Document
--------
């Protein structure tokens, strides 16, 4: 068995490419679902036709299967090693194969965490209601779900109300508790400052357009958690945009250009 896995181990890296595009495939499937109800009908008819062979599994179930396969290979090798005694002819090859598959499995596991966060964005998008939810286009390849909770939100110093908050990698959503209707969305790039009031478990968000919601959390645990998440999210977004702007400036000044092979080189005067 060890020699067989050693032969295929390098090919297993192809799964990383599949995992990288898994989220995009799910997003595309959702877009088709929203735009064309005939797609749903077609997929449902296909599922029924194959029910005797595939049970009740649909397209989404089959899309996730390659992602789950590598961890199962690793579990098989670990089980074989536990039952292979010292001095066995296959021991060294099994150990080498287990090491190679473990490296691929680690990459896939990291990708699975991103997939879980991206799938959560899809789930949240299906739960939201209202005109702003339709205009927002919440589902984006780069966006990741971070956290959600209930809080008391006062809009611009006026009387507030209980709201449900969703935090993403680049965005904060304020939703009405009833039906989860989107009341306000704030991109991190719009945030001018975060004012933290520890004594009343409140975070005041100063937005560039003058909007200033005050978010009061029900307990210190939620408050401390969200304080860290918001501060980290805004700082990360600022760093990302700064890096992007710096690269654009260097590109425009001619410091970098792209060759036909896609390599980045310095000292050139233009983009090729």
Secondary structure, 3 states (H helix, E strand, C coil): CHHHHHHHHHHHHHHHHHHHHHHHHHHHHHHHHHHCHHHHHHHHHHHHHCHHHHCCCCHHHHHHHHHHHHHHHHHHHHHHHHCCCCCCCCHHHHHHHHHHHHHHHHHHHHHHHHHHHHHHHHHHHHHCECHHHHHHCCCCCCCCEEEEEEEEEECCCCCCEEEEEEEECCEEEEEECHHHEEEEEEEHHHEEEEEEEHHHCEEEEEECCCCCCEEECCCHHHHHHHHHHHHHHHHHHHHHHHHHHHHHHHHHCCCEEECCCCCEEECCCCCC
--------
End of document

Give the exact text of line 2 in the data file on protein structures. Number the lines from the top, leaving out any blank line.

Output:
Secondary structure, 3 states (H helix, E strand, C coil): CHHHHHHHHHHHHHHHHHHHHHHHHHHHHHHHHHHCHHHHHHHHHHHHHCHHHHCCCCHHHHHHHHHHHHHHHHHHHHHHHHCCCCCCCCHHHHHHHHHHHHHHHHHHHHHHHHHHHHHHHHHHHHHCECHHHHHHCCCCCCCCEEEEEEEEEECCCCCCEEEEEEEECCEEEEEECHHHEEEEEEEHHHEEEEEEEHHHCEEEEEECCCCCCEEECCCHHHHHHHHHHHHHHHHHHHHHHHHHHHHHHHHHCCCEEECCCCCEEECCCCCC